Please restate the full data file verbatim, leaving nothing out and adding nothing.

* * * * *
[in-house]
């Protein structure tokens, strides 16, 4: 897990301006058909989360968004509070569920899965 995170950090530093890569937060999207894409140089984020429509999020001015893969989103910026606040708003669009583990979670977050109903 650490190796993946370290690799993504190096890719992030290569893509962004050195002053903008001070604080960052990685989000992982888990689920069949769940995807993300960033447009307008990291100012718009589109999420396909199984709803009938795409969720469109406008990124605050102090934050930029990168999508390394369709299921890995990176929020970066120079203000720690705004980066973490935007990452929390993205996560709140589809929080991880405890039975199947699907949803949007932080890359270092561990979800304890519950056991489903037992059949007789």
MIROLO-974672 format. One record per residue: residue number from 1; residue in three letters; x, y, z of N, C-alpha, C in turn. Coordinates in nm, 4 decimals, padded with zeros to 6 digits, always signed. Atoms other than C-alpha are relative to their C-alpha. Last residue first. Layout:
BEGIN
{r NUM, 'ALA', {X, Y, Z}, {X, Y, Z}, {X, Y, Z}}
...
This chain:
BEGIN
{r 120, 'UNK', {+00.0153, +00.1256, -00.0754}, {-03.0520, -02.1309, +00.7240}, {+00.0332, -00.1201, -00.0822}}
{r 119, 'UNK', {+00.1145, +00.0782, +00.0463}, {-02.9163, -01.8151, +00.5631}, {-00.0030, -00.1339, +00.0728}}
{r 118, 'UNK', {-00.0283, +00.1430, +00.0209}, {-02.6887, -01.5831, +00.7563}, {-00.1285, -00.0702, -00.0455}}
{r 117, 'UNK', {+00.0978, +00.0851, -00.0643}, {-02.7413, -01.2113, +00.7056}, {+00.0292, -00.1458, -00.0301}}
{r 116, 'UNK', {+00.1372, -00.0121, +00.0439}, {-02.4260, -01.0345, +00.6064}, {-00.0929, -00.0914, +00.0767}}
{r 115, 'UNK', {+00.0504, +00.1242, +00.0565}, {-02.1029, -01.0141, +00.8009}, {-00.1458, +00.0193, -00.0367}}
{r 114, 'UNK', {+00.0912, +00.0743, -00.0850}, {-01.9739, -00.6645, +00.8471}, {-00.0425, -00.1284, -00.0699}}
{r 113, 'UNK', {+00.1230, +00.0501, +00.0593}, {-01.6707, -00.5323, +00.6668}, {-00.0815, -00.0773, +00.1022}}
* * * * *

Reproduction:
[in-house]
């Protein structure tokens, strides 16, 4: 897990301006058909989360968004509070569920899965 995170950090530093890569937060999207894409140089984020429509999020001015893969989103910026606040708003669009583990979670977050109903 650490190796993946370290690799993504190096890719992030290569893509962004050195002053903008001070604080960052990685989000992982888990689920069949769940995807993300960033447009307008990291100012718009589109999420396909199984709803009938795409969720469109406008990124605050102090934050930029990168999508390394369709299921890995990176929020970066120079203000720690705004980066973490935007990452929390993205996560709140589809929080991880405890039975199947699907949803949007932080890359270092561990979800304890519950056991489903037992059949007789």
MIROLO-974672 format. One record per residue: residue number from 1; residue in three letters; x, y, z of N, C-alpha, C in turn. Coordinates in nm, 4 decimals, padded with zeros to 6 digits, always signed. Atoms other than C-alpha are relative to their C-alpha. Last residue first. Layout:
BEGIN
{r NUM, 'ALA', {X, Y, Z}, {X, Y, Z}, {X, Y, Z}}
...
This chain:
BEGIN
{r 120, 'UNK', {+00.0153, +00.1256, -00.0754}, {-03.0520, -02.1309, +00.7240}, {+00.0332, -00.1201, -00.0822}}
{r 119, 'UNK', {+00.1145, +00.0782, +00.0463}, {-02.9163, -01.8151, +00.5631}, {-00.0030, -00.1339, +00.0728}}
{r 118, 'UNK', {-00.0283, +00.1430, +00.0209}, {-02.6887, -01.5831, +00.7563}, {-00.1285, -00.0702, -00.0455}}
{r 117, 'UNK', {+00.0978, +00.0851, -00.0643}, {-02.7413, -01.2113, +00.7056}, {+00.0292, -00.1458, -00.0301}}
{r 116, 'UNK', {+00.1372, -00.0121, +00.0439}, {-02.4260, -01.0345, +00.6064}, {-00.0929, -00.0914, +00.0767}}
{r 115, 'UNK', {+00.0504, +00.1242, +00.0565}, {-02.1029, -01.0141, +00.8009}, {-00.1458, +00.0193, -00.0367}}
{r 114, 'UNK', {+00.0912, +00.0743, -00.0850}, {-01.9739, -00.6645, +00.8471}, {-00.0425, -00.1284, -00.0699}}
{r 113, 'UNK', {+00.1230, +00.0501, +00.0593}, {-01.6707, -00.5323, +00.6668}, {-00.0815, -00.0773, +00.1022}}